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Brain scans and ultrasounds chart Zika’s effect on babies’ brains

A study in Radiology found damage to the cortex, calcficiation, and brain stem damage among 45 Zika-infected babies in Brazil.


A collection of brain scans and ultrasounds published in Radiology last week offer a grim close-up of how Zika can derail babies’ brain development. The 45 babies, all Brazilian, were born to mothers who contracted Zika while pregnant. All but three of the babies were born with microcephaly, but the scans and ultrasounds also uncovered additional issues with brain development.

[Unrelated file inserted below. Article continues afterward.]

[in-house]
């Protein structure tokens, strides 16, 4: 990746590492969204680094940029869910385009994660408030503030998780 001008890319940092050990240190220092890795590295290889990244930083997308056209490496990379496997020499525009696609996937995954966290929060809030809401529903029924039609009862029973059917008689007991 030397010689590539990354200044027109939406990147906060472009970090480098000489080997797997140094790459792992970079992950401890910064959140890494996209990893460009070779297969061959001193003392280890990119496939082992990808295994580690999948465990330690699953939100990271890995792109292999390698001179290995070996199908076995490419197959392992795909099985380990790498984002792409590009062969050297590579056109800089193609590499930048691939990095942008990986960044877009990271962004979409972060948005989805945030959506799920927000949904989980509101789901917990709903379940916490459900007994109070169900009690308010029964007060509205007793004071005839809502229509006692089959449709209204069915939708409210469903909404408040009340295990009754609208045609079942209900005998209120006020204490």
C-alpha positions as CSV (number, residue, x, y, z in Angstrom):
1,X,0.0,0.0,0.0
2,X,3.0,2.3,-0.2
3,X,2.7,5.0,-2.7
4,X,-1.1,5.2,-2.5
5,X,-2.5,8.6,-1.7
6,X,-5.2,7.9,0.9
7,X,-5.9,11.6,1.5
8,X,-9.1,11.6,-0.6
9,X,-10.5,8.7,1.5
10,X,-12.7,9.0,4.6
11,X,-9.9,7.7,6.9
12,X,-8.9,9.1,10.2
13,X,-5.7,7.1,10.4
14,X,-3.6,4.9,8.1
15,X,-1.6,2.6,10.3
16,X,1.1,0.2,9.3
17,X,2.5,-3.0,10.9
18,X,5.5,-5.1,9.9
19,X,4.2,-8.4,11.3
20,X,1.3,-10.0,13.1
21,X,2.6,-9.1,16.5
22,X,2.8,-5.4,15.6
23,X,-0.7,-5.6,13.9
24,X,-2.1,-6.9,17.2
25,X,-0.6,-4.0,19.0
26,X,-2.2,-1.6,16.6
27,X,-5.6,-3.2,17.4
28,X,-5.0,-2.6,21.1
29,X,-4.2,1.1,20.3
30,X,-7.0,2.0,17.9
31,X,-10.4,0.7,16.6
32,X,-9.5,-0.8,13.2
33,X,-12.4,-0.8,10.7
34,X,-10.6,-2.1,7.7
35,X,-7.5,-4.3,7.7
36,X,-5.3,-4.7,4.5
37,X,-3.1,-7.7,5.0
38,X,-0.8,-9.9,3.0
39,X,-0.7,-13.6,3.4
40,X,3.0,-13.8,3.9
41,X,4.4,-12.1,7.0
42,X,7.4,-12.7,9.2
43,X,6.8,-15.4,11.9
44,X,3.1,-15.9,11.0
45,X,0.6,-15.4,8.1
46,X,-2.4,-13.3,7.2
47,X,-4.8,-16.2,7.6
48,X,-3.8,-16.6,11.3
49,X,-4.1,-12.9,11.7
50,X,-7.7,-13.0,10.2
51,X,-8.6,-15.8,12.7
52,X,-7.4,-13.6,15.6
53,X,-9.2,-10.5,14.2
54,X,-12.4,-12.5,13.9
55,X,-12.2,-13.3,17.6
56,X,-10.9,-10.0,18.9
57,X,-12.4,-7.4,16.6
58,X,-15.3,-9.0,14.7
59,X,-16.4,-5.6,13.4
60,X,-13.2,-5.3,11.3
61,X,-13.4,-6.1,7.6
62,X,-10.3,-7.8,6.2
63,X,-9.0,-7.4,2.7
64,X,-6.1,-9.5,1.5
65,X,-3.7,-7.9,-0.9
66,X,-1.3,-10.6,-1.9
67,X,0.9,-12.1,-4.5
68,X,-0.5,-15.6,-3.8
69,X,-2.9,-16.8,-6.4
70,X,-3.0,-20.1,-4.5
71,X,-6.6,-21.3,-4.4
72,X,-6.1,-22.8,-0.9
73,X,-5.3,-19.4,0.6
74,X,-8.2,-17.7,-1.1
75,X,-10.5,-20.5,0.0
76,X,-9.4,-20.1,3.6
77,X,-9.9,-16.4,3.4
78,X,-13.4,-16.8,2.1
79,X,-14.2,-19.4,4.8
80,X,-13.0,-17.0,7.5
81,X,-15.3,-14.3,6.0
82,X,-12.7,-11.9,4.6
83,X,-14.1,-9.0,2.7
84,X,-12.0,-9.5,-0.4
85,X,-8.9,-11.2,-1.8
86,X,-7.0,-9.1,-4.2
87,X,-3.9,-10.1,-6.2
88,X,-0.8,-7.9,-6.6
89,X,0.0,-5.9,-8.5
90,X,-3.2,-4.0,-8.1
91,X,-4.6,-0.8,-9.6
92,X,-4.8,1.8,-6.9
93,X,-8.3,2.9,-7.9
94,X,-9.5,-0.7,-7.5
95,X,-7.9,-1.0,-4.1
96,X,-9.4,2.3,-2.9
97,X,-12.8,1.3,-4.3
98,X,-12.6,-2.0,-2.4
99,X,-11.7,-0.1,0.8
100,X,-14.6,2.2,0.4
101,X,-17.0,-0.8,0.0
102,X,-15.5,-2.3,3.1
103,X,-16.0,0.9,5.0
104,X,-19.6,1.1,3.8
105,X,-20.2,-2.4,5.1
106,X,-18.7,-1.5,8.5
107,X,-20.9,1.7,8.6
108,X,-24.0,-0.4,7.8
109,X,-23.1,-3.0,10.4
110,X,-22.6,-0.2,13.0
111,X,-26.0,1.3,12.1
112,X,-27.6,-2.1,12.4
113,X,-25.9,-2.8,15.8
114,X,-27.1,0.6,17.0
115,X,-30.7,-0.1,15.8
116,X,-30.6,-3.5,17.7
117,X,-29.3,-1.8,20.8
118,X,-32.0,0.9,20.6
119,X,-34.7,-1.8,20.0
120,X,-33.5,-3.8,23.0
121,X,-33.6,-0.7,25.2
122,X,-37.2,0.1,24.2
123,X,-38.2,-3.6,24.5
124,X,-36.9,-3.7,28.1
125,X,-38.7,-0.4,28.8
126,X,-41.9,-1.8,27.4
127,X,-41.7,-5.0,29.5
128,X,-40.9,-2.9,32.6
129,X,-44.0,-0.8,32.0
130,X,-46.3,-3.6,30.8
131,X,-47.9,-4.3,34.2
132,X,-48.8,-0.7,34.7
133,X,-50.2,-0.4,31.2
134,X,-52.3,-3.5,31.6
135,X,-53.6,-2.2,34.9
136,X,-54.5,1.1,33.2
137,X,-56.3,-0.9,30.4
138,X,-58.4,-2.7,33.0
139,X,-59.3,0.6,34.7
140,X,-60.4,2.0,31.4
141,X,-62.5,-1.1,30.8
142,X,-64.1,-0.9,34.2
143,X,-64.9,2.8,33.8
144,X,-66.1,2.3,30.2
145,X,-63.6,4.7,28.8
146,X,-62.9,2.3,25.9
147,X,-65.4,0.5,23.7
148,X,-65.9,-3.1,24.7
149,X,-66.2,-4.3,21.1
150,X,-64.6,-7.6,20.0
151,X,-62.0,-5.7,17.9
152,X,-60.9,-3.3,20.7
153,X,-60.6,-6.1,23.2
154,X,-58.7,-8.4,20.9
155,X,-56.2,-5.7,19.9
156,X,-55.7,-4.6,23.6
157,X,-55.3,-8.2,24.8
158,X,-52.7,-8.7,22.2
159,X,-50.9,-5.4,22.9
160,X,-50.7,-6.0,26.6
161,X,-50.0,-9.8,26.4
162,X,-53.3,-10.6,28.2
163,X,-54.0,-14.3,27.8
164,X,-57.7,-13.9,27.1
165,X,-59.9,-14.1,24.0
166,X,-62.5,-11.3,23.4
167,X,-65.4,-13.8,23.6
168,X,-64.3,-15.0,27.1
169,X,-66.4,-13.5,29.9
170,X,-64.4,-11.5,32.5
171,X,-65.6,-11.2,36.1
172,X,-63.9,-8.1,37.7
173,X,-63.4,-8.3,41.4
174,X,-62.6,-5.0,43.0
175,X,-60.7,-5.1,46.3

In its reporting on the study, the New York Times notes that the study suggests that Zika-infected babies who escape microcephaly could still face developmental problems: “Most of the babies in the study had [calcification] in the cortex, which plays a crucial role in learning, memory and coordination, and also continues to develop at least through infancy, suggesting that Zika-infected babies who seemed to emerge unscathed might be vulnerable to difficulties as they grow.”

Deborah Levine, MD, one of the study’s authors, told NPR that these are the worst brain infections doctors will ever see. “Most doctors will have never seen brains like this before,” she says. She notes that while the Radiology study documents severe Zika outcomes, it’s not yet known how milder scenarios might look.

To learn more, read the full study in Radiology.

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